After that, select the checkbox that adds it to the list of resolutions and select in on the main "Change resolution" screen.

STEP 2: Right-clicked on my Desktop --> Properties --> Display Setting, and 1280 x 720 showed up. Set and displayed perfectly.

share|improve this answer

I think there is decent solution (at least for Windows 7) that does not requires hardware dummy adaptors. I used this solution with the following setup:

  • A windows 7 (pro) laptop with a 1360x760 screen and an Intel (#1)
  • Another pc connected to an HD screen 1920x1080 (#2)

On the windows 7 laptop (#1), enter control panel->display (or search for “display” in the control panel search box) -> connect to a projector.

In my case, I keep the windows 7 laptop (#1) lid closed, therefore I picked “projector only” and clicked ok on the message telling me that there is no projector connected…

Next, I changed the resolution in “adjust resolution” to 1920x1080.

On the PC connected to the HD screen (#2) in the teamviewer->View menu, I have verified that scaling is set to “best fit”.

When teamviewer is not set to full screen the resolution is not accurate (part of the screen’s height is used for the window around teamviewer). You have two options:

  1. Work in a full screen mode (view menu->switch to full screen)
  2. Adjust the resolution (custom resolution) in laptop #2 (I used 980 height instead of the default 1080).

Hope it will help.

share|improve this answer

I have 2 Desktops, 3 Laptops, 2 Android Tablets and 1 Android Moto phone. All with Teamviewer. I encountered the "640x480" intermittently, it seems. Sometimes my Remote Display is good, sometimes not. Even logging in to remote displays from different devices gave no solution. You know what I finally realized?.... (This just may be something specific to me-not that I'm special). After updating my Graphics Drivers, the 640x480 (sometimes) corrected itself. Then, using the Graphics Driver Install from Teamviewer, would revert my display back to 640x480. Hmmm.......So now, I keep my Manufacturer Graphics Adapters set for the Card/Monitor on the systems. Been this way for more than 6 months (at one time, I was having such problems, I redid all Passwords and Security Settings, thinking someone may be "listening" to my connections). Silly me.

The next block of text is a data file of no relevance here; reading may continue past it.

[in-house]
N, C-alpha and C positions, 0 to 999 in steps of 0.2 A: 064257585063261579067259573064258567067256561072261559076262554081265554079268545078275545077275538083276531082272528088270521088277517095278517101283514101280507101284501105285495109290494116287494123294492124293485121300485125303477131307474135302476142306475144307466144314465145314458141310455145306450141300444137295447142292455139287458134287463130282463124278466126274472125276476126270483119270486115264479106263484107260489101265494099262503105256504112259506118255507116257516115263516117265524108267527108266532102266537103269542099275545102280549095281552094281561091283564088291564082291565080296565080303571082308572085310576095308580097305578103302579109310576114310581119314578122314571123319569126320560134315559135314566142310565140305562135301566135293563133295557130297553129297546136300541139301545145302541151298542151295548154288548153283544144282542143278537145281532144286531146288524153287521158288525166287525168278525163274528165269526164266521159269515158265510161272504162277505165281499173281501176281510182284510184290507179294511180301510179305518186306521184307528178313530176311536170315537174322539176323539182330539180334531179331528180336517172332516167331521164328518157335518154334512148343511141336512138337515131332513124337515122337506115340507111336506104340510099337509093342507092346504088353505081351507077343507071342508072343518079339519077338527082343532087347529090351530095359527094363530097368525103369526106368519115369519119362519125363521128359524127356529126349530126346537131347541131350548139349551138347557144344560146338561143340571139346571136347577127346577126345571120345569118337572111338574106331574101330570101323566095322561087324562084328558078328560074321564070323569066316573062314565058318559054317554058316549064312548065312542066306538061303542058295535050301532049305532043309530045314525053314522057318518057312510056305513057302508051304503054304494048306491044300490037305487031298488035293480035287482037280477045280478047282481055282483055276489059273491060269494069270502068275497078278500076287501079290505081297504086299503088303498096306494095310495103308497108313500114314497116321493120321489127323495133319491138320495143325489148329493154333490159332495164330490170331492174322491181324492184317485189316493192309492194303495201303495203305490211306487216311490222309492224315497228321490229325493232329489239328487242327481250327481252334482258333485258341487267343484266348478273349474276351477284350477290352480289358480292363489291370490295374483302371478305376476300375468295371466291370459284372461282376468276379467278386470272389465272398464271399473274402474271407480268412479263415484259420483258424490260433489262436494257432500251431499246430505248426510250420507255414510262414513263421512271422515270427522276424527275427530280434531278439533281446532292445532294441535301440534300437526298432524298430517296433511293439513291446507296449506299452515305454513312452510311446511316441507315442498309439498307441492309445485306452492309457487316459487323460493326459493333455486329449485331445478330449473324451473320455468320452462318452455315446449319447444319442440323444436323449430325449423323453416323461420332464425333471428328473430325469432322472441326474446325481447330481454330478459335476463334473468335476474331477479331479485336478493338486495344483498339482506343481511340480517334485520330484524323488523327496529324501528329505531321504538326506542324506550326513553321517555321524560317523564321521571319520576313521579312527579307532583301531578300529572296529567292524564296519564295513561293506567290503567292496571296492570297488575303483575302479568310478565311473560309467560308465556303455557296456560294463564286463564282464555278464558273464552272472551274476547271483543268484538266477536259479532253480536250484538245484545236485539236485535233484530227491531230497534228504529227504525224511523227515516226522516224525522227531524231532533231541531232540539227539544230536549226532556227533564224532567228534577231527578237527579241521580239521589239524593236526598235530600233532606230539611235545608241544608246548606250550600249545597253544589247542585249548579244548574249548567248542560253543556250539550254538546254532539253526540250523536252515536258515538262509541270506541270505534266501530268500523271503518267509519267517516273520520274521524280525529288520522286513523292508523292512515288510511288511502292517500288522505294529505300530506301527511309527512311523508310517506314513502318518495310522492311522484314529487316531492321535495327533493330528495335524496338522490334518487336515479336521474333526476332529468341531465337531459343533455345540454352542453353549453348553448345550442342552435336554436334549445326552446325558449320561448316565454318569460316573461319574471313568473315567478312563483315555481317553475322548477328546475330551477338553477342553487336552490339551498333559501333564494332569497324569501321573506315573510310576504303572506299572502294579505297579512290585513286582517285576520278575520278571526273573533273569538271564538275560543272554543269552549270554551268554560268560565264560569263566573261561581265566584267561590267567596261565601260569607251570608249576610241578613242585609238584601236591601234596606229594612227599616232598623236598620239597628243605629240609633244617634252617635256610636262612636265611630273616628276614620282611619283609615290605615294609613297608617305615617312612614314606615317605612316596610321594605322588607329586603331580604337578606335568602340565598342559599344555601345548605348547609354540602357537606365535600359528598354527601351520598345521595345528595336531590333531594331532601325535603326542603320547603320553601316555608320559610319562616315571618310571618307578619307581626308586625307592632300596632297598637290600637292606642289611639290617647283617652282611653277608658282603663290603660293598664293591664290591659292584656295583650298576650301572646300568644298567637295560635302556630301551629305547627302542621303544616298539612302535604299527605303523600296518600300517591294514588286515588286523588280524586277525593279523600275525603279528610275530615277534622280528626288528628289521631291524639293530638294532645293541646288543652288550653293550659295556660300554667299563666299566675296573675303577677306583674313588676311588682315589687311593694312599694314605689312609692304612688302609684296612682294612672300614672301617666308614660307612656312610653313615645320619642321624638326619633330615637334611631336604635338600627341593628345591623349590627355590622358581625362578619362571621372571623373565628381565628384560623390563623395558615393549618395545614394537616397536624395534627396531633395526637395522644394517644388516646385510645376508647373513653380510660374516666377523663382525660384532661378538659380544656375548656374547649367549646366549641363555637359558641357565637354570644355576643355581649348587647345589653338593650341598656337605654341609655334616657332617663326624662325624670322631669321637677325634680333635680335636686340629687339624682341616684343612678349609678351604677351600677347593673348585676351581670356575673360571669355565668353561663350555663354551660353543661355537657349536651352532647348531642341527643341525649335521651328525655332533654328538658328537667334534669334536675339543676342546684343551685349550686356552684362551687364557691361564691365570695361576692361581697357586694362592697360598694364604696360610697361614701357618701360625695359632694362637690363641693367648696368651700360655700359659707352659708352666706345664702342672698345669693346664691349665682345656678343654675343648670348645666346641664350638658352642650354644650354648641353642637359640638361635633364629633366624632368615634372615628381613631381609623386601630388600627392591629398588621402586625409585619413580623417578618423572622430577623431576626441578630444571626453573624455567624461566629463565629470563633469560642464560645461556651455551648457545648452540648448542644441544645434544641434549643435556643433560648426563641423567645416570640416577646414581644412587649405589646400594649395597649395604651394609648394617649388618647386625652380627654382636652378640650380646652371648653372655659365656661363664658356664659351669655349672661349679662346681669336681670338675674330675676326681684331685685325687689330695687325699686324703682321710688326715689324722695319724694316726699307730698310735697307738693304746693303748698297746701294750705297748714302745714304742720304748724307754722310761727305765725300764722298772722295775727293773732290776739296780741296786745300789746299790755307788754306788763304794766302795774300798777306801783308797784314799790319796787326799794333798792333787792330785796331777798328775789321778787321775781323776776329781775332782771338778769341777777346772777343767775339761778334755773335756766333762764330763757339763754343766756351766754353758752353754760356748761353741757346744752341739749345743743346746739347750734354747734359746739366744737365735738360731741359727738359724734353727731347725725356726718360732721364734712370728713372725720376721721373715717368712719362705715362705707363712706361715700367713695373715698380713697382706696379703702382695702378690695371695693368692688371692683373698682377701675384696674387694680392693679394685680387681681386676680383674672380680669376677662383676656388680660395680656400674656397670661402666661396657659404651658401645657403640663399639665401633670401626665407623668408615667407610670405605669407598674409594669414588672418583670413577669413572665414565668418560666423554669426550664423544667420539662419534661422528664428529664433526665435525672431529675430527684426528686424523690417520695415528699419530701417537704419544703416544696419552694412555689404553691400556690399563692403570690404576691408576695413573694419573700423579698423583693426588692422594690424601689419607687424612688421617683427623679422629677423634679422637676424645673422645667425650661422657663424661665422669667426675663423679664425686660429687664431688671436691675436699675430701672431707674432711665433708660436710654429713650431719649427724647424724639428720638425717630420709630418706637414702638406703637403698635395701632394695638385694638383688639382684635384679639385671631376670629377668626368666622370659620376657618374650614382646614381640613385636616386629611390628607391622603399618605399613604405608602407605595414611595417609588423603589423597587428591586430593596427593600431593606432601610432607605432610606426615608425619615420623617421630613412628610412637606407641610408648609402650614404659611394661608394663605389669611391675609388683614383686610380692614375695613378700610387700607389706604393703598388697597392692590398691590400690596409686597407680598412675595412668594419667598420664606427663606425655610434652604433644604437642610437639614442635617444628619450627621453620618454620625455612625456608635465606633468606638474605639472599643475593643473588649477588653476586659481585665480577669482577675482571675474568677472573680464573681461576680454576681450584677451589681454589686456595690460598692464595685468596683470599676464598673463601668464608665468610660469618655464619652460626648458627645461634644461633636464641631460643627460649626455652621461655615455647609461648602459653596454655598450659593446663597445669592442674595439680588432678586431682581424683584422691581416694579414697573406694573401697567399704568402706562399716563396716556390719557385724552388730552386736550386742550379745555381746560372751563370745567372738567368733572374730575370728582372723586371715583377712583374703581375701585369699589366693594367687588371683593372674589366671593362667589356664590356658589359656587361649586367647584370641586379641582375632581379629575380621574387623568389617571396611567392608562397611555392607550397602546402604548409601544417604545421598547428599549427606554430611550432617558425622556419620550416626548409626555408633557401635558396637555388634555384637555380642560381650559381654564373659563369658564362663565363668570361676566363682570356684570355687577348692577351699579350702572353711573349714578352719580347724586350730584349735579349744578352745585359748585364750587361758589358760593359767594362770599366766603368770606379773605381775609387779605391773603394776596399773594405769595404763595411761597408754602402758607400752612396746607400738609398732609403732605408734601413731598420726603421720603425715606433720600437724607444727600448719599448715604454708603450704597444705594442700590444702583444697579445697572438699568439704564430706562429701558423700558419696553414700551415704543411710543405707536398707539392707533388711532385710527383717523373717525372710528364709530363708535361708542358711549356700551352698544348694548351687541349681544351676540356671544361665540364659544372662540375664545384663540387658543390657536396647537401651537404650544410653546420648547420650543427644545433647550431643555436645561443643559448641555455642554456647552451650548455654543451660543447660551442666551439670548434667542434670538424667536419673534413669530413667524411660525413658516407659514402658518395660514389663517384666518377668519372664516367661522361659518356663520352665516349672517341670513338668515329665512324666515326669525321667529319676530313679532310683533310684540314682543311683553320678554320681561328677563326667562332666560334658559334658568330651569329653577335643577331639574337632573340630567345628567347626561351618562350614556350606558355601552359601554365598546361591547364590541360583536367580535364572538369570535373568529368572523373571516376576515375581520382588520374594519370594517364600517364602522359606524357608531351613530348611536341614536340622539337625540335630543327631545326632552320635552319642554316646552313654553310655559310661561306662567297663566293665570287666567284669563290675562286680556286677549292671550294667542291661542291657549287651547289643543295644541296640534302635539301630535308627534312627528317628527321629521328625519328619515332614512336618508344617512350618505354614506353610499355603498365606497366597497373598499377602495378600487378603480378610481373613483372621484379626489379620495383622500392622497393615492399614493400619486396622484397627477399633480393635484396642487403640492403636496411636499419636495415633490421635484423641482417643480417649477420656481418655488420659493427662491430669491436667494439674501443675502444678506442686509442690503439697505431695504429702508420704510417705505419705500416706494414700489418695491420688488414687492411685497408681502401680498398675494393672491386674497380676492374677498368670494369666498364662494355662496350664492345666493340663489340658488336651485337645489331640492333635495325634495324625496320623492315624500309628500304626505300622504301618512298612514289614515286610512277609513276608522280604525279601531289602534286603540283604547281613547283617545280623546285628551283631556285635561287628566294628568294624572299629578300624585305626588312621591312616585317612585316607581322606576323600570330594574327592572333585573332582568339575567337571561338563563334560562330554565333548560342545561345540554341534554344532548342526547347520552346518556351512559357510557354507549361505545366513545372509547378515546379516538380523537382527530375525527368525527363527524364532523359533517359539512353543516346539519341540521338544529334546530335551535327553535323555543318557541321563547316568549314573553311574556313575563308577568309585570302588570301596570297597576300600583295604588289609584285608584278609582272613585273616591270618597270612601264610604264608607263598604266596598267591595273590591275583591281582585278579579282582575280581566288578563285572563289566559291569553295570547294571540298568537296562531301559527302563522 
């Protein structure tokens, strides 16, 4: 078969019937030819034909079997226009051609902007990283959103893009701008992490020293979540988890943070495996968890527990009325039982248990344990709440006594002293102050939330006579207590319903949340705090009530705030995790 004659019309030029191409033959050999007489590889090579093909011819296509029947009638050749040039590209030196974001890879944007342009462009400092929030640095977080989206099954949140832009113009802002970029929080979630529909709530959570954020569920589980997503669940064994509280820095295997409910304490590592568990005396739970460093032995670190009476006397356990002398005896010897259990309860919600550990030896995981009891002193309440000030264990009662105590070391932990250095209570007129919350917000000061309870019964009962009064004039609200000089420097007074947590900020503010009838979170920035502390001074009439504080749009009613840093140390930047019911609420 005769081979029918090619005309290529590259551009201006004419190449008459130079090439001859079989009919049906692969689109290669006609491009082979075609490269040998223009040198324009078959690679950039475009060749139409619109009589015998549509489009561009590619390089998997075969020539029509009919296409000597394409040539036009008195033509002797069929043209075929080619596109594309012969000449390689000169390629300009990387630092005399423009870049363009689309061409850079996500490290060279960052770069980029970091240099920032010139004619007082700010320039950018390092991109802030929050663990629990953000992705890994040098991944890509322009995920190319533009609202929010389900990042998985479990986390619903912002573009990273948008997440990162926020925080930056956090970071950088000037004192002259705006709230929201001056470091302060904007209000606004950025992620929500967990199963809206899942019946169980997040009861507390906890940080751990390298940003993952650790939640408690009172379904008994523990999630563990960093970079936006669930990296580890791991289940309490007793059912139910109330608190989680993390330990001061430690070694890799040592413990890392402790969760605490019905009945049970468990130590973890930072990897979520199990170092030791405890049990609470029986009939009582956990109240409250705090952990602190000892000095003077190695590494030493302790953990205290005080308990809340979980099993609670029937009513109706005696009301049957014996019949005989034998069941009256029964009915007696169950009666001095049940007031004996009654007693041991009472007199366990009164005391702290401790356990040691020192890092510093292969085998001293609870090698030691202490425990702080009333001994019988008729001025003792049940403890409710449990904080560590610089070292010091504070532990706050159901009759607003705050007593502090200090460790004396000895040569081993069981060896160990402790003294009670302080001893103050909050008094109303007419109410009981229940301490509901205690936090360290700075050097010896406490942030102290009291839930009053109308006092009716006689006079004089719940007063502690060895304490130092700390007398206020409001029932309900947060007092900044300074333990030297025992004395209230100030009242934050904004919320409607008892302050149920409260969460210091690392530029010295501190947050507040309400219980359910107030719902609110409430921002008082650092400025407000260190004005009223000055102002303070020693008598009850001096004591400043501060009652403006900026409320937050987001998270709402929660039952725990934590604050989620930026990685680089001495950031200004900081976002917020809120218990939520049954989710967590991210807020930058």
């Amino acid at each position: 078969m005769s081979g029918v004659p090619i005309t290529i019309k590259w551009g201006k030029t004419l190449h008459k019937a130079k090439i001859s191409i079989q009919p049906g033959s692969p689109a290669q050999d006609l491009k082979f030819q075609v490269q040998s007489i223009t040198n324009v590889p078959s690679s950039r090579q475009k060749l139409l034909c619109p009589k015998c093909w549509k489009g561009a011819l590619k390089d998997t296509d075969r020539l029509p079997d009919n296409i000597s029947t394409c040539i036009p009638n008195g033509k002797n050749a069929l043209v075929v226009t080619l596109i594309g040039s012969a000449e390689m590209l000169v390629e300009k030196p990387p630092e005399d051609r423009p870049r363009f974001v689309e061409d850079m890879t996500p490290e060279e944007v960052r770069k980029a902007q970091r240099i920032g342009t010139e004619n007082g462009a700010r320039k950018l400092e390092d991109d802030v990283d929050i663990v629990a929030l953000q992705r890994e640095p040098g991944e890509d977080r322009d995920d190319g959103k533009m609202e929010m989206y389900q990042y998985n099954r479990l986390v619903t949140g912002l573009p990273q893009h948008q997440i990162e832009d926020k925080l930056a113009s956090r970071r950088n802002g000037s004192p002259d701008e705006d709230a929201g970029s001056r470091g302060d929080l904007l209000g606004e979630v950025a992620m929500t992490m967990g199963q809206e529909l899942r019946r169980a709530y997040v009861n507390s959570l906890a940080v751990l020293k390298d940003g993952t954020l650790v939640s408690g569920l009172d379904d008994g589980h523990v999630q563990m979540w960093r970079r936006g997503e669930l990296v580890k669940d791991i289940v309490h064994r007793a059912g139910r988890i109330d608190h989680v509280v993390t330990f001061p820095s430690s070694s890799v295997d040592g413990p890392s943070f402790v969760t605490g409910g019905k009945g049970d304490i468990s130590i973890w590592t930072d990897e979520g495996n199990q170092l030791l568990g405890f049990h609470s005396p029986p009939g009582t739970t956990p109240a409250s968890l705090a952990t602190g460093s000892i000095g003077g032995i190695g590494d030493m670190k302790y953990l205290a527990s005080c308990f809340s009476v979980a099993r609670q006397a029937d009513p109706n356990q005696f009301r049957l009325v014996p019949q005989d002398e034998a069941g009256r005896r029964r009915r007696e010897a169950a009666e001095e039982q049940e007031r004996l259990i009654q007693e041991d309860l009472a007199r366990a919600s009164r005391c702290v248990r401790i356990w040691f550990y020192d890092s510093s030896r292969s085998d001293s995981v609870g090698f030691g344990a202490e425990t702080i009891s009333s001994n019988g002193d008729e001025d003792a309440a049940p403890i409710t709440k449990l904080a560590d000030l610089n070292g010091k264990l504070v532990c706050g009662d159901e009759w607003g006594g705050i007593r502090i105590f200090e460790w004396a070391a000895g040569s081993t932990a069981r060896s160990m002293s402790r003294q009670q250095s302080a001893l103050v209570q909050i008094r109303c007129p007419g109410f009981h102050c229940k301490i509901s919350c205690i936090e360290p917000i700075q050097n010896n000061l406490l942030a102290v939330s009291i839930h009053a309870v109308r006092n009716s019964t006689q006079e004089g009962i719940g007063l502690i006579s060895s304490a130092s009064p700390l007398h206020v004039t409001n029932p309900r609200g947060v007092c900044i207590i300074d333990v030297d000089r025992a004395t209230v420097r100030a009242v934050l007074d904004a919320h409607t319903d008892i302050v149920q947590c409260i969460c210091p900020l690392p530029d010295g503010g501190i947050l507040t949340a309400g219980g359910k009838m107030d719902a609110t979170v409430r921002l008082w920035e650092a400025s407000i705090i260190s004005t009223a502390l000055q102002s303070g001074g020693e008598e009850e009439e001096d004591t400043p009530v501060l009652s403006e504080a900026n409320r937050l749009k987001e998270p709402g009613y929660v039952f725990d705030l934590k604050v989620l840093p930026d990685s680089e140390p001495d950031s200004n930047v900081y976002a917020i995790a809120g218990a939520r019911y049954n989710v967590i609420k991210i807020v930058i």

Anyway....Uninstall Teamviewer GMH / GBH / Or whatever that Graphics Display Driver is, and update your Driver for the Specific Adapter and Monitor attached. If there is no monitor attached, it should still work just basing it off of the Graphics card installed in the system, provided you're able to navigate the whole of the screen to select miscellany.

Hope this helps some of y'all, if not all y'all.

share|improve this answer

Your Answer


By posting your answer, you agree to the privacy policy and terms of service.

Not the answer you're looking for? Browse other questions tagged or ask your own question.